Democratic forces can still salvage Sudan’s transition, but Hamdok will need to show leadership and receive foreign backing. In particular, Hamdok will need to establish civilian authority over the parastatal companies controlled by the military and security sector. The task is daunting and fraught with risks, but Hamdok can acquire greater control by taking advantage of the rivalry between Hemedti and General Abdelfattah al-Buhran, the de facto head of state. He will need Europeans’ help if he is to succeed.

This paper shows how they can provide this help. It draws on 54 recent interviews with senior Sudanese politicians, cabinet advisers, party officials, journalists, former military officers, activists, and representatives of armed groups, as well as foreign diplomats, researchers, analysts, and officials from international institutions. The paper explores the international and domestic dynamics that account for the transition’s stalemate; analyses the balance of power in Khartoum and the influence of the United Arab Emirates and Saudi Arabia on the political process; and spells out the potential for further destabilisation. It also explores the consolidation of parastatal companies in the hands of the generals since the revolution; shows why establishing civilian control over these firms represents an urgent economic priority and a prerequisite for civilian rule; and lays out the ways Europeans can push in this direction.

The struggle against authoritarianism

Sudan’s chance for democratisation is the product of a difficult struggle against authoritarianism. For three decades, Bashir ruled as the president of a brutal government. He took power in 1989 as the military figurehead of a coup secretly planned by elements of the Sudanese Muslim Brotherhood, before pushing aside Islamist ideologue Hassan al-Turabi, who had masterminded the plot. During his rule, Bashir survived US sanctions, isolation from the West, several insurgencies, the secession of South Sudan, a series of economic crises, and arrest warrants from the International Criminal Court for war crimes, crimes against humanity, and genocide in Darfur. He presided over ruthless counter-insurgency campaigns that deepened political rifts and destroyed the social fabric of peripheral regions such as Darfur, South Kordofan, and Blue Nile.

In the process, Bashir recruited a growing number of soldiers, spies, and militia fighters as he built new forces to hedge against the faltering loyalties of those he had come to rely on. He strengthened the National Intelligence and Security Service (NISS) – now known as the General Intelligence Service – to discourage a coup by the Sudanese Armed Forces (SAF). Later, he turned pro-government tribal militias from Darfur into the Rapid Support Forces (RSF), an organisation led by Hemedti, as insurance against threats from the NISS.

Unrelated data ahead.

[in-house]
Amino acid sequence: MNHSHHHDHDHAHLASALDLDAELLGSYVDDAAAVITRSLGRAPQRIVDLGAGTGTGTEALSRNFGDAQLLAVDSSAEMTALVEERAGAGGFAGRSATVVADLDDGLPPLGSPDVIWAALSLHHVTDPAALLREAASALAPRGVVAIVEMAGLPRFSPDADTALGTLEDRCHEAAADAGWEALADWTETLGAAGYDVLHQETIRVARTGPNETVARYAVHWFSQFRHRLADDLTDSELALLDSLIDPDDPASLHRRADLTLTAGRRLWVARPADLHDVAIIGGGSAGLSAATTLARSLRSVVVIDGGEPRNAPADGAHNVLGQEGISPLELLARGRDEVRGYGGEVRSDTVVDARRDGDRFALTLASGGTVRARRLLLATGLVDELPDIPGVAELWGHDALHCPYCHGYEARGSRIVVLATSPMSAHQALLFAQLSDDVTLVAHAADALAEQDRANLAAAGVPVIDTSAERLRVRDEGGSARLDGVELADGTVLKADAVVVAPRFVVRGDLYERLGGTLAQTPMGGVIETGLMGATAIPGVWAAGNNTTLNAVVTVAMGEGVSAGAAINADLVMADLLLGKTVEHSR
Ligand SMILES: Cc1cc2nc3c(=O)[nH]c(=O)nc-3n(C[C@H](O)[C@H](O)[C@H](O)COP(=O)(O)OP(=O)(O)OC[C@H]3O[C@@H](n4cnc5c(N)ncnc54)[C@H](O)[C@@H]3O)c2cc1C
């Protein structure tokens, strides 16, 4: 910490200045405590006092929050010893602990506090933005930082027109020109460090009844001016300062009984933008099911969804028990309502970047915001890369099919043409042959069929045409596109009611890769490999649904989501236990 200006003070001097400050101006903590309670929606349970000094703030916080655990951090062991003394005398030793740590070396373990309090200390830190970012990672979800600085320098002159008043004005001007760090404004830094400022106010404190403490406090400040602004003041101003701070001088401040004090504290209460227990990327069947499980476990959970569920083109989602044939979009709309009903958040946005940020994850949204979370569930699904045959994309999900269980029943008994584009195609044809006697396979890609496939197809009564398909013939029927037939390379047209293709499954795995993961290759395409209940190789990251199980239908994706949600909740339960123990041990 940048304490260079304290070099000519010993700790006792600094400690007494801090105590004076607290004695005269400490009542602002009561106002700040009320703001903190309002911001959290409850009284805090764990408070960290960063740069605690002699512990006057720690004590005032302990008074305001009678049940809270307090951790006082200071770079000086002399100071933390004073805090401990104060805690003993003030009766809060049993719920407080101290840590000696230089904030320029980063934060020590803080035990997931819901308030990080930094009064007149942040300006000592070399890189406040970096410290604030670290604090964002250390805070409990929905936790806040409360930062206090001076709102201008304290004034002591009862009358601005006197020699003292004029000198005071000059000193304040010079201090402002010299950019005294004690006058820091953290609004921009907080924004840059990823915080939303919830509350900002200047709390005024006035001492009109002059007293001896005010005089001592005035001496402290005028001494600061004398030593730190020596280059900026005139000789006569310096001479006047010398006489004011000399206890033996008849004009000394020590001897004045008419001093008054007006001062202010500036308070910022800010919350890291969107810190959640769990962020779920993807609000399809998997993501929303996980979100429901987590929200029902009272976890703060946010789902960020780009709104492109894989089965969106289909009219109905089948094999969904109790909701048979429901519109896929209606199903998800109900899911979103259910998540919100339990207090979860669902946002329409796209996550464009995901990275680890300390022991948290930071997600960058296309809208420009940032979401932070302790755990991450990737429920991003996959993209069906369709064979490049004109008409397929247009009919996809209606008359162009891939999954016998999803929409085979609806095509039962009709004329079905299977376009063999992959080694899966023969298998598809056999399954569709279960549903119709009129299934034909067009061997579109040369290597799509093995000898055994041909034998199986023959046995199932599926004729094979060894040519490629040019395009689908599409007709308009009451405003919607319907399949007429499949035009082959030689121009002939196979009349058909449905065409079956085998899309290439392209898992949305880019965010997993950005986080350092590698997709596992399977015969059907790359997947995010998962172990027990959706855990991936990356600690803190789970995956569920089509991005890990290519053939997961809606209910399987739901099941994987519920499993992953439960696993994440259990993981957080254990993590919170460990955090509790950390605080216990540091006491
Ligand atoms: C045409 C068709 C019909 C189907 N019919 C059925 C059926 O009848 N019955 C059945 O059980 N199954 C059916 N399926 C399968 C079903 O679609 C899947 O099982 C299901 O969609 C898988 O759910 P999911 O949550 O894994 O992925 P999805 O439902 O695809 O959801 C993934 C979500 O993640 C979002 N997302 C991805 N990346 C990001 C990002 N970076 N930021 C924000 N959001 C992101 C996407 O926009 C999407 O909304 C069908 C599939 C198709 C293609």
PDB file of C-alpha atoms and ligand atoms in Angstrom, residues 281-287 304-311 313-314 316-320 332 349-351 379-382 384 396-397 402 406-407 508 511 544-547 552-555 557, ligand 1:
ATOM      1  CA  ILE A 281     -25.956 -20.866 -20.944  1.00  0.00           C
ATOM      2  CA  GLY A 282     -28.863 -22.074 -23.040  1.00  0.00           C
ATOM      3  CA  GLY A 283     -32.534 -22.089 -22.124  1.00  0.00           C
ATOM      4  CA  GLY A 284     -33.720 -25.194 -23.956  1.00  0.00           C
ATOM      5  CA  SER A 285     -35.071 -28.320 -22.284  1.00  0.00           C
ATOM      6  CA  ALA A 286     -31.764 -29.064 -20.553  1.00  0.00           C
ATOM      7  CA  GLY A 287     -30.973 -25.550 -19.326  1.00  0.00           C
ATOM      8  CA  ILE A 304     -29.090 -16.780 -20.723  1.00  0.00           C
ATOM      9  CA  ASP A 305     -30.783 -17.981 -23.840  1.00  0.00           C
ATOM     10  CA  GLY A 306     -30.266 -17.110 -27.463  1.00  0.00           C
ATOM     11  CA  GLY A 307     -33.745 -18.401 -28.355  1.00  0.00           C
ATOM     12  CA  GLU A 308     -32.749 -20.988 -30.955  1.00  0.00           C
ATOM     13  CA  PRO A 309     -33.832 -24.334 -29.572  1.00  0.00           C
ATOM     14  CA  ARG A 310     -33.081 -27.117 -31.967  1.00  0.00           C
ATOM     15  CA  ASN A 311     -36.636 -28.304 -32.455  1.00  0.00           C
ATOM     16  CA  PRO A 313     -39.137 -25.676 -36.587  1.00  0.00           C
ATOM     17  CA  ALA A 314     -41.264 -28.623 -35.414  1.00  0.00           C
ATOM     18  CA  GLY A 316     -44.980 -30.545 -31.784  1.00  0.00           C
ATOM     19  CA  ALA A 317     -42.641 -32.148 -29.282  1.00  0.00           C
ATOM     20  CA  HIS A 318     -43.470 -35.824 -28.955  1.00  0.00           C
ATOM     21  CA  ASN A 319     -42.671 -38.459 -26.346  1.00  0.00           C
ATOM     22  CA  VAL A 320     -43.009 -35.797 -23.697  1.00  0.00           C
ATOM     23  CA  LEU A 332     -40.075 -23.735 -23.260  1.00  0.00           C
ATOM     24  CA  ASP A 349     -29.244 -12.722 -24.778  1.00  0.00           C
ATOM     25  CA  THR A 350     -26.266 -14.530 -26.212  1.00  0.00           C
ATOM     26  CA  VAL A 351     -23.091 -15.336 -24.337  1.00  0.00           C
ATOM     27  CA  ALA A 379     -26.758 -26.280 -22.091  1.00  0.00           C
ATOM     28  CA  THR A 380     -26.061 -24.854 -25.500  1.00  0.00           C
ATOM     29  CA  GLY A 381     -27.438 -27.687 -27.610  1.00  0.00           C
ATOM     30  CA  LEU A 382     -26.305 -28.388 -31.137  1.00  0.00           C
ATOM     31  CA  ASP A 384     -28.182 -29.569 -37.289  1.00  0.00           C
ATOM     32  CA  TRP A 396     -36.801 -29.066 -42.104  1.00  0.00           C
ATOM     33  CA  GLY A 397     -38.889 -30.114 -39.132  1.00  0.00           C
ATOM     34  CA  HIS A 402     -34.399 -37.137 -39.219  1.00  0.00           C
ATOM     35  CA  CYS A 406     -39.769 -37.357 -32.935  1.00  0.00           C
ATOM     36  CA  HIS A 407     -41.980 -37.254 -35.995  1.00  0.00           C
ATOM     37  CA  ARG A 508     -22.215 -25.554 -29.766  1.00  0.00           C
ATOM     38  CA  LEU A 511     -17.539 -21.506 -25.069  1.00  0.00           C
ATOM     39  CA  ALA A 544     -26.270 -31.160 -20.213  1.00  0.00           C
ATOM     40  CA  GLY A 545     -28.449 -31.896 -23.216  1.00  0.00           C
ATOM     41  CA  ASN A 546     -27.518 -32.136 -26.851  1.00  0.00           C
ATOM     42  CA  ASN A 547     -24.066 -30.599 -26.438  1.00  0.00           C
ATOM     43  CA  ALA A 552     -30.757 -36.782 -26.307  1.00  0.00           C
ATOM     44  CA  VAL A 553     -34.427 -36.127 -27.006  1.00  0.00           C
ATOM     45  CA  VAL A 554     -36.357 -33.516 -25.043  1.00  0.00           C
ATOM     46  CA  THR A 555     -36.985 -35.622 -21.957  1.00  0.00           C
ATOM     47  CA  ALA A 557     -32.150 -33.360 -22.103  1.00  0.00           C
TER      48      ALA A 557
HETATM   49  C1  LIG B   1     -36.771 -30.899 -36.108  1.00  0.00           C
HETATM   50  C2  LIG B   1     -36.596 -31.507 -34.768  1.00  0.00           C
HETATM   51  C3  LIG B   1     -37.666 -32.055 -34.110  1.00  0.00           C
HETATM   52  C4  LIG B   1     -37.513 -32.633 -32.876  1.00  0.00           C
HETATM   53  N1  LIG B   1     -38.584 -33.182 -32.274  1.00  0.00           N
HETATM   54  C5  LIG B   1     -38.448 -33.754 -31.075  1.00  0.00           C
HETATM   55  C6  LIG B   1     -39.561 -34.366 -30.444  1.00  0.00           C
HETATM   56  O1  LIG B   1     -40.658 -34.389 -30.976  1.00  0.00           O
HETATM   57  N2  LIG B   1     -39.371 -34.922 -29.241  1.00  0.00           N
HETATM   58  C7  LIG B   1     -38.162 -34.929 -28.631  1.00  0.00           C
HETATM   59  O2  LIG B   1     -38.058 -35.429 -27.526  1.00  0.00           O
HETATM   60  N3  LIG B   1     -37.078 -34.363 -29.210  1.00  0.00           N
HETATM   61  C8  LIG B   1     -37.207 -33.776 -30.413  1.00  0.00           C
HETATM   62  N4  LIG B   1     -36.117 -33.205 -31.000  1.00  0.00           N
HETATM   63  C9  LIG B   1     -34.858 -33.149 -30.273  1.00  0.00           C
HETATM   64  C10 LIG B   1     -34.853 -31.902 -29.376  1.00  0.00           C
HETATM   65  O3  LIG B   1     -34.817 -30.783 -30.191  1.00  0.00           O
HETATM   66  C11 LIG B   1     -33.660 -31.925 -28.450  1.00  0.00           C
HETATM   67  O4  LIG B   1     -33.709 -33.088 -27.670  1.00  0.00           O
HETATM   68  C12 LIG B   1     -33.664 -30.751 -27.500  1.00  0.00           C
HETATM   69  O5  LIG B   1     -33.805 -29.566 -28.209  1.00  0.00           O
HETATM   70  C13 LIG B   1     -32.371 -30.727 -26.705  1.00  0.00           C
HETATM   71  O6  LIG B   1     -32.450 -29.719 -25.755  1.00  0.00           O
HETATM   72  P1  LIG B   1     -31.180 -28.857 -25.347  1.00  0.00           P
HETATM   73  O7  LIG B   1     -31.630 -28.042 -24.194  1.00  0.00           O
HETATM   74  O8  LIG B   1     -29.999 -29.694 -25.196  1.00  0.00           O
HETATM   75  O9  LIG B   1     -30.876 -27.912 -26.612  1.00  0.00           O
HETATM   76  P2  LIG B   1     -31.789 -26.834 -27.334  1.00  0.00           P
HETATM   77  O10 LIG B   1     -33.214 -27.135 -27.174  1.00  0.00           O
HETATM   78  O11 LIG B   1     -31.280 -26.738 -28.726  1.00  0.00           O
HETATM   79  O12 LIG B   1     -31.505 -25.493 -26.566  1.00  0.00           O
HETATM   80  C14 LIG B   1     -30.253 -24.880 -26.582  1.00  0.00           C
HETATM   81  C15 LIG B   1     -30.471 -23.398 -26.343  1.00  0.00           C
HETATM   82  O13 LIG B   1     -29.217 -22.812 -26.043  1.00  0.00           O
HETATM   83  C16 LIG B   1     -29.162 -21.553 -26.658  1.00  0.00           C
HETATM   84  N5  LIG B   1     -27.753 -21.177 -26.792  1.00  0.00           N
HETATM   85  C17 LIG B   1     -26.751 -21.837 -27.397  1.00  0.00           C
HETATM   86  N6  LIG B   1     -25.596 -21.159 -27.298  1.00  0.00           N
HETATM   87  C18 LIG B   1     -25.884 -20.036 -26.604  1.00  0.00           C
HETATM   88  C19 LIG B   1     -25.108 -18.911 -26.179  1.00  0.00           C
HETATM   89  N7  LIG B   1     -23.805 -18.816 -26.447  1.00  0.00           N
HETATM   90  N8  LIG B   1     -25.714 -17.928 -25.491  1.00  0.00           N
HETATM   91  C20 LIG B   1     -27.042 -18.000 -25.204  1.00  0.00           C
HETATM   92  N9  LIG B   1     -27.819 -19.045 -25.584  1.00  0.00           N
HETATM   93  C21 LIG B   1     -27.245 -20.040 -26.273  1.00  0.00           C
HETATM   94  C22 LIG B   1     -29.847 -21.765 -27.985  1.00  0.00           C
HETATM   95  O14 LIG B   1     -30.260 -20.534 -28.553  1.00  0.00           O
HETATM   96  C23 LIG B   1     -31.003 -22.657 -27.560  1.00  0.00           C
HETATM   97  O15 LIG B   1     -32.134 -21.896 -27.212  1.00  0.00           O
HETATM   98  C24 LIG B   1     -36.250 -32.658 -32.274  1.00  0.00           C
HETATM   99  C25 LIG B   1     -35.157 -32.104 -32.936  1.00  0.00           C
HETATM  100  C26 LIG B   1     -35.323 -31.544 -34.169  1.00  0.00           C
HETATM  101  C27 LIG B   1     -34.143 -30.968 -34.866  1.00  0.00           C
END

Throughout the 2010s, the Bashir regime put down successive waves of protests. But the uprising that began on December 2018 – triggered by Bashir’s decision to lift subsidies on bread – proved too much for the government to contain. As the movement grew, a coalition of trade unions called the Sudanese Professionals Association (SPA) established informal leadership of nationwide demonstrations, generating unprecedented unity among opposition forces. In January 2019, a motley coalition of armed groups, civil society organisations, and opposition parties united under a common declaration, marking the birth of the FFC. The protests culminated in April 2019 in a sit-in at the gates of the military headquarters in Khartoum. As junior officers vowed to protect demonstrators, the leaders of the military, the RSF, and the NISS put their mistrust of one another aside, overthrew Bashir, and installed a junta.

In the weeks that followed, the generals negotiated with the leaders of the FFC. Buoyed by regional backing, the generals resisted any concession that would have threatened their dominance.[1] But the demonstrators refused to back down. They demanded civilian rule and organised the complex logistics of a sustained sit-in. Over time, as it became clear that the generals had no intention of relinquishing power, the mood at the sit-in hardened. Many participants came to reject any form of military representation in transitional institutions.[2] On 3 June, the last day of Ramadan, the generals sent troops to crush the sit-in. RSF militiamen and policemen beat, raped, stabbed, and shot protesters, before throwing the bodies of many of their victims into the Nile. Around 120 people are thought to have been killed and approximately 900 wounded in the massacre.